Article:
Today, the Federal Communications Commission voted to approve a Policy Statement to promote a balanced and comprehensive approach to spectrum management. Before this step, any new wireless service had the burden to prove it will not cause any harmful interference to existing services in any potential situation, no matter how unlikely the situation or how poorly designed the existing service. As a result, wireless systems built to work decades ago on outdated assumptions make it increasingly difficult to expand and intensify wireless use in the way we need to meet our ever-growing demand for better mobile services and better Wi-Fi.
The Policy Statement recognizes that ensuring that both new service providers and spectrum incumbents can operate in our increasingly complex radiofrequency environment requires all aspects of our telecommunications system to share the responsibility of mitigating interference. New entrants must still show that they will not cause harmful interference, but existing services must expect that old receivers designed for a quieter world may need to be upgraded to modern standards. Additionally, objections must be based on real-world conditions rather than ideal laboratory performance or unlikely worst case scenarios. This will dramatically speed up the process of approving new wireless uses, and effectively make more spectrum available for everyone.
Public Knowledge applauds the Commission for this important effort to promote a more balanced approach to managing our nation’s spectrum resources.
The following can be attributed to Kathleen Burke, Policy Counsel at Public Knowledge:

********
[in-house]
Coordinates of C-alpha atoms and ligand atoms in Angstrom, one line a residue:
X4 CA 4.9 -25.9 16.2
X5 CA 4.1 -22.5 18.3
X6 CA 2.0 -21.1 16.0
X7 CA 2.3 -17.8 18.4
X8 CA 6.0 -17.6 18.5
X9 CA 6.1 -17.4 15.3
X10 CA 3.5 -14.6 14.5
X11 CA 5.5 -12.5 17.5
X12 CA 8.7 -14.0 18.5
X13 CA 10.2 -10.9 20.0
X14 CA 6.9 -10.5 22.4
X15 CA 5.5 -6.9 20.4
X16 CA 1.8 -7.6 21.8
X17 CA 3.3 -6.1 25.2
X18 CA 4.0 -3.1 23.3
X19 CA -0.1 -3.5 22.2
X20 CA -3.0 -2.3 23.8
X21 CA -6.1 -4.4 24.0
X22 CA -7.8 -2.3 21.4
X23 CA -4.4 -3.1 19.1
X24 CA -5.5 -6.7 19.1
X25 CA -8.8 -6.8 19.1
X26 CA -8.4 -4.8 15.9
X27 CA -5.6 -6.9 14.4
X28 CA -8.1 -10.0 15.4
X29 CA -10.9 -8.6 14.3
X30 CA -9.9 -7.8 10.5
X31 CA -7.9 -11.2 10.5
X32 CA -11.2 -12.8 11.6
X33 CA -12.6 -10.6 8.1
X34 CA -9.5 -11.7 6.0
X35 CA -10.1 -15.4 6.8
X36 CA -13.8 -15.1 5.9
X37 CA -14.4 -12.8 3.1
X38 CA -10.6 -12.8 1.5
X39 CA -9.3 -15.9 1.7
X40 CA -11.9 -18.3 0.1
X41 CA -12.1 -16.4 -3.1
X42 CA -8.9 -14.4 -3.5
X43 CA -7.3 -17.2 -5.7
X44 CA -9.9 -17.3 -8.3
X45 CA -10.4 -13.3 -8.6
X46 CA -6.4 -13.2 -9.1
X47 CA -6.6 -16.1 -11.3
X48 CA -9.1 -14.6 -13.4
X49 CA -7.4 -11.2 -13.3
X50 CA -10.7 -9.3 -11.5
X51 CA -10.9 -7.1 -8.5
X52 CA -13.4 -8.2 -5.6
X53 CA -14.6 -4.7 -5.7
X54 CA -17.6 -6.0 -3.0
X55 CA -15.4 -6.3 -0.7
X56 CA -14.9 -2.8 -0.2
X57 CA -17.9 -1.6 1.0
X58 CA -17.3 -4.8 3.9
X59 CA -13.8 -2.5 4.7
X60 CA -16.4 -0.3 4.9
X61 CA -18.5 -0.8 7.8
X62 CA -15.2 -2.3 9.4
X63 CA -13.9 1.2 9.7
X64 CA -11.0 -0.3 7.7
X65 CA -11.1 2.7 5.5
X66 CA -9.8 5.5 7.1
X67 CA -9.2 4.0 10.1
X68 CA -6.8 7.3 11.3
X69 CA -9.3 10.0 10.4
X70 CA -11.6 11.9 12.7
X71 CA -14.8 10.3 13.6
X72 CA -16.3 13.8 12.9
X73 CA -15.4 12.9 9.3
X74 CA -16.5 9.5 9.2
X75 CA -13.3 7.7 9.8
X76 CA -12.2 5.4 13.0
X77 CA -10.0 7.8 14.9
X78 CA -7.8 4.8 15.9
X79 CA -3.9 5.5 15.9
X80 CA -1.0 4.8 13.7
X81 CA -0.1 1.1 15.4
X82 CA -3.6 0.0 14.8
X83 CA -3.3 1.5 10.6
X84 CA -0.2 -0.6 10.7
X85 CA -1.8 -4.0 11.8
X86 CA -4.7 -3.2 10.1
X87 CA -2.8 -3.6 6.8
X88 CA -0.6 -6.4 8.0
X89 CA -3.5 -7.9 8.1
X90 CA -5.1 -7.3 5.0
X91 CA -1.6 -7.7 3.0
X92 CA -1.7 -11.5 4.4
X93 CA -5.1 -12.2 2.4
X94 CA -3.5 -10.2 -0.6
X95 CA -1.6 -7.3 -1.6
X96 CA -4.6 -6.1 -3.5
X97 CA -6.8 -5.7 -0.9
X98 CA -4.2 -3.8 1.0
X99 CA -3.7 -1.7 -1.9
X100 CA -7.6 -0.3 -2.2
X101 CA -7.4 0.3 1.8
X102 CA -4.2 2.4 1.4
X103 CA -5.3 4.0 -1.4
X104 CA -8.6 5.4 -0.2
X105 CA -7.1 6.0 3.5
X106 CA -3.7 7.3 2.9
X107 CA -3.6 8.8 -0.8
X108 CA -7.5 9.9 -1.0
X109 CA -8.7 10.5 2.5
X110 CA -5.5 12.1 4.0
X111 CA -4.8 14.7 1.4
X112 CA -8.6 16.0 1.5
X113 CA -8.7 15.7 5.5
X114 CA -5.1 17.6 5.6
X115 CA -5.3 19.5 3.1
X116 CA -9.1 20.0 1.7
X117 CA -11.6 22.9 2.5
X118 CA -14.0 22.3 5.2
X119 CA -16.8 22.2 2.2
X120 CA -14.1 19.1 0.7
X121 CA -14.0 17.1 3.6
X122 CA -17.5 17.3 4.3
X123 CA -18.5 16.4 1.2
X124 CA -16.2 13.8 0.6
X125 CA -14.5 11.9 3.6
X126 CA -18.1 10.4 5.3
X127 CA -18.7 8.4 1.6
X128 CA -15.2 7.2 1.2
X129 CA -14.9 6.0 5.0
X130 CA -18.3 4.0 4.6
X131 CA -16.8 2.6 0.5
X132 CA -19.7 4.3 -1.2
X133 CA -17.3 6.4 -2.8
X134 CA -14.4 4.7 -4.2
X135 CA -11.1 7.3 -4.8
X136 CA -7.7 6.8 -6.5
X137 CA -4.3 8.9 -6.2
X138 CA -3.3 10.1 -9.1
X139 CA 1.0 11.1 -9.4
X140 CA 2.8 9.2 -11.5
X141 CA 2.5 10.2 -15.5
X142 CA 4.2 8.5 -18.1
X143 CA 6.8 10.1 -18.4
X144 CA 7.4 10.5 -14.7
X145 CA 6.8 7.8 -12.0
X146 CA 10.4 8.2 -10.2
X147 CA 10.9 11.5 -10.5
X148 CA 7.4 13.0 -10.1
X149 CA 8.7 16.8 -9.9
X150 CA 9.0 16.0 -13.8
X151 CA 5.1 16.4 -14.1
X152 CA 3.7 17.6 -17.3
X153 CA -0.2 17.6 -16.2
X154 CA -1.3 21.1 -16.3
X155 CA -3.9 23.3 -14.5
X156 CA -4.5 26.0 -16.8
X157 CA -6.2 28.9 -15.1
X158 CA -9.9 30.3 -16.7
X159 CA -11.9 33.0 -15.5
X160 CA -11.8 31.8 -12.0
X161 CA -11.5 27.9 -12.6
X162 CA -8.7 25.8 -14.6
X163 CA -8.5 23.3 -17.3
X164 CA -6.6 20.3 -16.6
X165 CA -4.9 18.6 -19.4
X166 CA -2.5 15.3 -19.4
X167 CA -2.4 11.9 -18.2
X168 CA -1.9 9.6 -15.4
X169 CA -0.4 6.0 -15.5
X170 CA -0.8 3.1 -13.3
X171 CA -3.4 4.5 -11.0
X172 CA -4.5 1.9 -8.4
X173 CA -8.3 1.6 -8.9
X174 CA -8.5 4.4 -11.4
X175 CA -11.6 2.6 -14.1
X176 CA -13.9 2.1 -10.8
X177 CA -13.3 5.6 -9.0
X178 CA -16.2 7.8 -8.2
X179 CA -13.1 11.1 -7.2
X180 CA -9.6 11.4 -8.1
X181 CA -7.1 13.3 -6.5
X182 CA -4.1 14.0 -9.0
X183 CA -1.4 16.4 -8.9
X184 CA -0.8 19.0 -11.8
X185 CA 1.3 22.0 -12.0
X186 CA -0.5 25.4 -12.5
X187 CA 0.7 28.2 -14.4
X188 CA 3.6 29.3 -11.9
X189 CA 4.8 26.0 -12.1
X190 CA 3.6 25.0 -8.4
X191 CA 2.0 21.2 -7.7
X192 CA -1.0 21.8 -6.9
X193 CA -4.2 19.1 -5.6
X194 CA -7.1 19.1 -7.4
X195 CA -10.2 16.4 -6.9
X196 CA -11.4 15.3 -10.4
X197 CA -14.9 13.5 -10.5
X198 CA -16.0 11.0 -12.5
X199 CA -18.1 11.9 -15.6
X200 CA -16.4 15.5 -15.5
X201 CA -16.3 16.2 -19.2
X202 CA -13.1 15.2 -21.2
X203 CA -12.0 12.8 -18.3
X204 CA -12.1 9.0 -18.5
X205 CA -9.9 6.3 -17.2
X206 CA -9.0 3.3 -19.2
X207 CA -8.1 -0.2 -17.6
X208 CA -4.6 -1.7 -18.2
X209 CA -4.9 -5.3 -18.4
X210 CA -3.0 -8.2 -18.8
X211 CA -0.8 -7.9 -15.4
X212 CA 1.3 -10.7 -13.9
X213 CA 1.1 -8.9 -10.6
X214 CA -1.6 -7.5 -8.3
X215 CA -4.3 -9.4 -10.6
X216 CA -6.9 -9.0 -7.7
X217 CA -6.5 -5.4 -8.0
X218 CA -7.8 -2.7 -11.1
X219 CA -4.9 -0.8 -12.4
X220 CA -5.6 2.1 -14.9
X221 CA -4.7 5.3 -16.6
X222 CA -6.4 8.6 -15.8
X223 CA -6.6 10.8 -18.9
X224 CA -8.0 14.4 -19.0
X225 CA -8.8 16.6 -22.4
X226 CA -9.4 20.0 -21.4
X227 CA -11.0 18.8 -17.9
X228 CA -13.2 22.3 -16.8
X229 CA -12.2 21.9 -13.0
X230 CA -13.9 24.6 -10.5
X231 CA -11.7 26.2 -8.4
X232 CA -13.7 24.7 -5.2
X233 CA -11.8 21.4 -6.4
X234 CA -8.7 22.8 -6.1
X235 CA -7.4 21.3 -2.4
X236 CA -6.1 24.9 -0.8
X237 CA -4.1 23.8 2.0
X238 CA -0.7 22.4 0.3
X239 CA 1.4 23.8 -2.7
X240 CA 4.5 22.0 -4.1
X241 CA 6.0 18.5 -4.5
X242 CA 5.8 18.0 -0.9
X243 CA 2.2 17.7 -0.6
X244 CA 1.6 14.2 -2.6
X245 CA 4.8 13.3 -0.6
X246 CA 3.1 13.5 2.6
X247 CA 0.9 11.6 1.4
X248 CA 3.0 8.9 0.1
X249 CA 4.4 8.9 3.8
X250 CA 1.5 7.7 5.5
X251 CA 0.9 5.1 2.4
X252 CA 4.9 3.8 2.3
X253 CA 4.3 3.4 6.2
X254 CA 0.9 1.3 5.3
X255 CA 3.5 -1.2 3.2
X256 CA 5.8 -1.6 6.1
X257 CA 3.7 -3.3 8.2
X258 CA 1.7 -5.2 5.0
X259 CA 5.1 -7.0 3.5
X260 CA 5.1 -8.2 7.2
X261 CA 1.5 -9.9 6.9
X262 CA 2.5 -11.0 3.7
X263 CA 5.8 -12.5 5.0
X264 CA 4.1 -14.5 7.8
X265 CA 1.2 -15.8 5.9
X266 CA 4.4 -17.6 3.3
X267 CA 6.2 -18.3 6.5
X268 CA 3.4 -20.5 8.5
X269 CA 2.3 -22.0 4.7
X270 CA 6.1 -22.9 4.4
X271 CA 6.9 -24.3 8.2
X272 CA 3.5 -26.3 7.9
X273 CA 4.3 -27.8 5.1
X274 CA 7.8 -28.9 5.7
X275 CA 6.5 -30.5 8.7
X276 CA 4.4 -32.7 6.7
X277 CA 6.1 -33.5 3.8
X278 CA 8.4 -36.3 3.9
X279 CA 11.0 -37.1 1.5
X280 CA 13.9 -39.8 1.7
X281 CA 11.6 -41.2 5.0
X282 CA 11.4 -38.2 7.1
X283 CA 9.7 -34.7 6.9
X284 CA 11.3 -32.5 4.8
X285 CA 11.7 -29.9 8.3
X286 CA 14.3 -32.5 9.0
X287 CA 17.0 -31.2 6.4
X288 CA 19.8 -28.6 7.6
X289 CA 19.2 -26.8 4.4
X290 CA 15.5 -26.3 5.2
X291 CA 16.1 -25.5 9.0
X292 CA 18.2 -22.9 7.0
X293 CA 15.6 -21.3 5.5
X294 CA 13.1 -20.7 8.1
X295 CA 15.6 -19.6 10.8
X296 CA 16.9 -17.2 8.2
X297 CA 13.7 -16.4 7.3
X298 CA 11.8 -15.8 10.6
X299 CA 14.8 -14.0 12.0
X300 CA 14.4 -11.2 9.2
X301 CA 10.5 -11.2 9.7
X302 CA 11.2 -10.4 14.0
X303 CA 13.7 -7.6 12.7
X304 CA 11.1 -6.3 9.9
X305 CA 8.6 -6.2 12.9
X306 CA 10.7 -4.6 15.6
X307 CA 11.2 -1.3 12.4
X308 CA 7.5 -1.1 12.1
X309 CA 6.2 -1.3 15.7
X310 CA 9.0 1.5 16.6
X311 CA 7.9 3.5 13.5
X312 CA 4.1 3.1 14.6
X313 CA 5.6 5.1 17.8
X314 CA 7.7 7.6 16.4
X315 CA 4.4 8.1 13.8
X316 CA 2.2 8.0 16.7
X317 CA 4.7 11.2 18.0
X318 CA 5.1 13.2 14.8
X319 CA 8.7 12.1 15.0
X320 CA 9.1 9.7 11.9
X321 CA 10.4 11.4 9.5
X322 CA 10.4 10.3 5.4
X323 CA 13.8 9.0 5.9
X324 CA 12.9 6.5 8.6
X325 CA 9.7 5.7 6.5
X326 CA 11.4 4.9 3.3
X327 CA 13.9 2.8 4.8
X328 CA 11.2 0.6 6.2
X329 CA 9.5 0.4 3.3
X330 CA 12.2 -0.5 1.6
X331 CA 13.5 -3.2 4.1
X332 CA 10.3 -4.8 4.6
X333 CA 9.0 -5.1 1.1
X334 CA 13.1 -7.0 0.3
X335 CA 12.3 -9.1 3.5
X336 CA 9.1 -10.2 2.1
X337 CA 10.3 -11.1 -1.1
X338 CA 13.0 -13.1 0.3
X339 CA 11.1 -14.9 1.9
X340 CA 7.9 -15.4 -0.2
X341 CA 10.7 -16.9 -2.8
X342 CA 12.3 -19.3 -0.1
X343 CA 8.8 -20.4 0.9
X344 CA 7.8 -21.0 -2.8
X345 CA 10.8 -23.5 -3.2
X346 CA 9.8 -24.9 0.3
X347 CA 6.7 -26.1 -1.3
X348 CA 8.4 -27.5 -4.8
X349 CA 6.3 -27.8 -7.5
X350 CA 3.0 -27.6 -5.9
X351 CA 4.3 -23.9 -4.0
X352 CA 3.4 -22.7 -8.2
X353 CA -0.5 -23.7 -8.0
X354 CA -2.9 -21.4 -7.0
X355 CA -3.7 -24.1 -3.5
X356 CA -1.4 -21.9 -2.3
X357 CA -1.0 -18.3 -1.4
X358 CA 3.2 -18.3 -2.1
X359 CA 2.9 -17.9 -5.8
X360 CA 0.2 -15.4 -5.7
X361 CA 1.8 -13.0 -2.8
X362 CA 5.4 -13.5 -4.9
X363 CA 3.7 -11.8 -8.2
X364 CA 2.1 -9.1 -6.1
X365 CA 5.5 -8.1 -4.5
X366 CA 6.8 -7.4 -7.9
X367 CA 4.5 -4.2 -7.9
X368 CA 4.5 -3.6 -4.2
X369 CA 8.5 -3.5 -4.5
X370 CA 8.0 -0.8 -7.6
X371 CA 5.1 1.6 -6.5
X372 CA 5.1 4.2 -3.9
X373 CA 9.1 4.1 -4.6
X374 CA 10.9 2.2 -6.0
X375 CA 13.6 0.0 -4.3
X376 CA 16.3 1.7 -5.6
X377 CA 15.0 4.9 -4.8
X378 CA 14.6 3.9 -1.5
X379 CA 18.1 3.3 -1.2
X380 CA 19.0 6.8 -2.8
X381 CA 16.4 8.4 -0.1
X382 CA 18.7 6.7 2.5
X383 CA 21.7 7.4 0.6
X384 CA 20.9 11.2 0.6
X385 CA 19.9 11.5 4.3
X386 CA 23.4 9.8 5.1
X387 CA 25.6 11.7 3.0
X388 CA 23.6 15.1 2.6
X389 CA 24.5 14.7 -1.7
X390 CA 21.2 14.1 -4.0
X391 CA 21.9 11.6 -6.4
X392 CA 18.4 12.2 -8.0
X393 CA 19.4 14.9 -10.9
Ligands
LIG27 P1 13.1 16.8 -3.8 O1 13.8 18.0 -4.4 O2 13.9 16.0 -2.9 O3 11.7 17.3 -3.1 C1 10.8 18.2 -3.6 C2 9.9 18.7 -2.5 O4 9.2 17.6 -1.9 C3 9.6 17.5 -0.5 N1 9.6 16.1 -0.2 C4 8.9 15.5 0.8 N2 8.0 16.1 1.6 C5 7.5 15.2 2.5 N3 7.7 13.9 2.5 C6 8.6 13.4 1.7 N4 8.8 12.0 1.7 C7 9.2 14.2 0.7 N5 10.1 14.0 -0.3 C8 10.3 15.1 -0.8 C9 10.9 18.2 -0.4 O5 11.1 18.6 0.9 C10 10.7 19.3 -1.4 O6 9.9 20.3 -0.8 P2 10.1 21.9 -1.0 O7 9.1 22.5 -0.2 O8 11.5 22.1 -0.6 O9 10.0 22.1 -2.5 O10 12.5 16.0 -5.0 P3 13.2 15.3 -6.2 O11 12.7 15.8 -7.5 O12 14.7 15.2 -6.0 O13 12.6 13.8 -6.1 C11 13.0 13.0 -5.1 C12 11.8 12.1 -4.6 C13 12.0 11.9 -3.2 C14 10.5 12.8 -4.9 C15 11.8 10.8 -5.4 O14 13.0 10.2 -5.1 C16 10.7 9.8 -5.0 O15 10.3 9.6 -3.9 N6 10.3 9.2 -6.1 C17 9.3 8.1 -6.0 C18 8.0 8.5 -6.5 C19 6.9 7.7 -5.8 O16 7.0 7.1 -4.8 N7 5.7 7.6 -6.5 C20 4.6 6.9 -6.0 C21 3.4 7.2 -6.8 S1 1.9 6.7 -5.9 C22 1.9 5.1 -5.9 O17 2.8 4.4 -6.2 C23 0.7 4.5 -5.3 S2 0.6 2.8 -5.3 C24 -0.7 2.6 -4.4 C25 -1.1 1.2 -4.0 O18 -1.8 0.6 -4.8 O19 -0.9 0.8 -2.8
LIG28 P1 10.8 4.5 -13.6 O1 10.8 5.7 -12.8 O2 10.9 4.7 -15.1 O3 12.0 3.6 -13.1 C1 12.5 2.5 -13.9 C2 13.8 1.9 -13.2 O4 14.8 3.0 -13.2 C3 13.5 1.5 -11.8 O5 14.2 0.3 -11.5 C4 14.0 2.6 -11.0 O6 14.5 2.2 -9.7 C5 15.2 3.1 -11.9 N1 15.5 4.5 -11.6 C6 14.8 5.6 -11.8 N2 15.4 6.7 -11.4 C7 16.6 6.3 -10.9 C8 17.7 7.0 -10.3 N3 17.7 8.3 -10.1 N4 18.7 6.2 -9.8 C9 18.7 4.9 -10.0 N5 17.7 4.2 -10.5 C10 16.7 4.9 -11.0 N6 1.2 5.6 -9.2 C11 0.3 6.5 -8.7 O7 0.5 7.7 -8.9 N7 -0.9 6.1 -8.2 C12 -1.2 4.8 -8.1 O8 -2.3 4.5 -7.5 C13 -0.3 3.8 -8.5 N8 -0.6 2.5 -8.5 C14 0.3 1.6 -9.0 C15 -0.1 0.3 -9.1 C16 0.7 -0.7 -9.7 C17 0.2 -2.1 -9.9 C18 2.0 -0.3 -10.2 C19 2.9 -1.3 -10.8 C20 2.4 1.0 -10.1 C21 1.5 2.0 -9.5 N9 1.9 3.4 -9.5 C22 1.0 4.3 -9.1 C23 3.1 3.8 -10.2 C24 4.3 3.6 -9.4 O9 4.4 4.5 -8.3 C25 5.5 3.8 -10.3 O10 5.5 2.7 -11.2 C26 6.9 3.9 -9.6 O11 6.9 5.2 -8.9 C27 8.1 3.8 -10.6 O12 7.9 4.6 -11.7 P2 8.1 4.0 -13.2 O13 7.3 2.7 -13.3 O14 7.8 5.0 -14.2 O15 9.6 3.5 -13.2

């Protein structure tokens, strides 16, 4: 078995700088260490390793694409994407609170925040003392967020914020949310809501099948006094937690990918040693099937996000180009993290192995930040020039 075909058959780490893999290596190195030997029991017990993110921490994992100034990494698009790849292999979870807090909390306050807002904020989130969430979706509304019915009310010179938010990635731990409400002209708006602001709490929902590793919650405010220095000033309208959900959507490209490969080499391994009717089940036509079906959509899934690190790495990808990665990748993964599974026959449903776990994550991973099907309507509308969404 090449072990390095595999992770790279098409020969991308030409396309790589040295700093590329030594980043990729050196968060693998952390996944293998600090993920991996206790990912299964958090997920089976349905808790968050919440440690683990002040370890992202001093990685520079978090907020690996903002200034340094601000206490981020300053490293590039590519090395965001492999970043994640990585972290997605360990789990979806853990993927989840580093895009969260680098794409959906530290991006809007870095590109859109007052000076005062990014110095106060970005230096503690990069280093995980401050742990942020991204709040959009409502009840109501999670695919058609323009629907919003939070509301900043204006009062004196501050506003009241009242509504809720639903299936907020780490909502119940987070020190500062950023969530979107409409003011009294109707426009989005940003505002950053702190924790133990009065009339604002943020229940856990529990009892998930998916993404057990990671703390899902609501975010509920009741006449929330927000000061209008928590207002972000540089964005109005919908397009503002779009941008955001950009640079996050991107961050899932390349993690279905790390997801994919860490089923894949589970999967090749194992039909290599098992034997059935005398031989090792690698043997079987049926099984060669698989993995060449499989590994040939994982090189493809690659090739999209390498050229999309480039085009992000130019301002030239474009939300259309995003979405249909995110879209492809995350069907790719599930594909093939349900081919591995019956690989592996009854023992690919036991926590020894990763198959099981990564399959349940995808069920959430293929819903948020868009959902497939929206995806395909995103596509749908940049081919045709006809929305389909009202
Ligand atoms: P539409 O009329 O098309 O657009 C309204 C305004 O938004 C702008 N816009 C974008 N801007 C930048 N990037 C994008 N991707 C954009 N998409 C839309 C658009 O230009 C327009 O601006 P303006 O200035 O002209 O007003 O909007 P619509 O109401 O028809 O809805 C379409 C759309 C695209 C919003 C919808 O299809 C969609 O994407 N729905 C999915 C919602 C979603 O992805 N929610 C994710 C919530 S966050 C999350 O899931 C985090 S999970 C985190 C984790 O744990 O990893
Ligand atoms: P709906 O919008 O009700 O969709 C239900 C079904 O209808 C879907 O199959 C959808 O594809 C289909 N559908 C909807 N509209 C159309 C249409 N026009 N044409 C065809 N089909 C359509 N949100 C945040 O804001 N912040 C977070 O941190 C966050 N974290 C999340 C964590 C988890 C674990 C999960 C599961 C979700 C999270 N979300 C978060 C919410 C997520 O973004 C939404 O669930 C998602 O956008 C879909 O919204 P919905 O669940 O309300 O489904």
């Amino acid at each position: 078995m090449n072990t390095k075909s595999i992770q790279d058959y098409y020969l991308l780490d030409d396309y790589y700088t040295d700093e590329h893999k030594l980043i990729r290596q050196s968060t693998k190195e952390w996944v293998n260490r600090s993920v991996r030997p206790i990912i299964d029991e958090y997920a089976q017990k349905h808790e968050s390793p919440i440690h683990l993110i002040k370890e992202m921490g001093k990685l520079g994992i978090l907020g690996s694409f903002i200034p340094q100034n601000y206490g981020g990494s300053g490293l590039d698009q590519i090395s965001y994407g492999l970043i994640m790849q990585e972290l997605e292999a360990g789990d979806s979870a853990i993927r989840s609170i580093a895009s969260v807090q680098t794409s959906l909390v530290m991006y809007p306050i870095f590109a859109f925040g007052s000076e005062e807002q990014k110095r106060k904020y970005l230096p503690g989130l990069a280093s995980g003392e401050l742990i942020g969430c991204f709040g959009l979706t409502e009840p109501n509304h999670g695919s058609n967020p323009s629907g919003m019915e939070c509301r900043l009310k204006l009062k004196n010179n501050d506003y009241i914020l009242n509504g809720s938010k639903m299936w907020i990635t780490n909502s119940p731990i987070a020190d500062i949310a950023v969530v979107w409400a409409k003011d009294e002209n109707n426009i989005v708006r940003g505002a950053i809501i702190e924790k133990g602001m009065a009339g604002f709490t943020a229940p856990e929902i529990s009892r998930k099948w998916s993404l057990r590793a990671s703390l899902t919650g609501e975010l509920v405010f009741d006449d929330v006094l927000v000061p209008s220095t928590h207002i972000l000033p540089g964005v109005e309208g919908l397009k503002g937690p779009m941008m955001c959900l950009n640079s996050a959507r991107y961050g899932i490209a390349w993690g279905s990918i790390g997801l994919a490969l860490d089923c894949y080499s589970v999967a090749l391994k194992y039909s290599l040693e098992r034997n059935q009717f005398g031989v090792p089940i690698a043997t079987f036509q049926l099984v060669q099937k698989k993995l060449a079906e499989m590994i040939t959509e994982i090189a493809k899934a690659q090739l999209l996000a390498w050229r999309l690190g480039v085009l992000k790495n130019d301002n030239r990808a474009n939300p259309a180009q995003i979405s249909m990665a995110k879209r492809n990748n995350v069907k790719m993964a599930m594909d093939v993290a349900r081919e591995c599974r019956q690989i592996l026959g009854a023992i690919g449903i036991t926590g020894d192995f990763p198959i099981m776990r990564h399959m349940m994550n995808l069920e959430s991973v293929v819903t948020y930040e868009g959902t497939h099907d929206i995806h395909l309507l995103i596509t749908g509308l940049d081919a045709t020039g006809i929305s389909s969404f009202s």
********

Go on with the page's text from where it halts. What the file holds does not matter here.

“Today, legacy systems too often prevent innovation because they rely on outdated assumptions and have not been upgraded to reflect the current environment, limiting our ability to make full use of our spectrum resources. For far too long, our approach to new technology has focused solely on the new systems without any thought to how incumbent systems can make more room on our spectrum airwaves.
“Upgrading outdated systems and equipment to increase spectrum access is one of the most overlooked aspects of spectrum management – presenting a prime opportunity for re-evaluating our policies in light of technological advancements. This new policy statement embraces a fair approach to managing our spectrum resources by finally adopting the principles that minimizing harmful interference is a mutual obligation of band entrants and incumbents and that no spectrum user has a guarantee of zero interference.”
Members of the media may contact Communications Director Shiva Stella with inquiries, interview requests, or to join the Public Knowledge press list at email@example.com or 405-249-9435.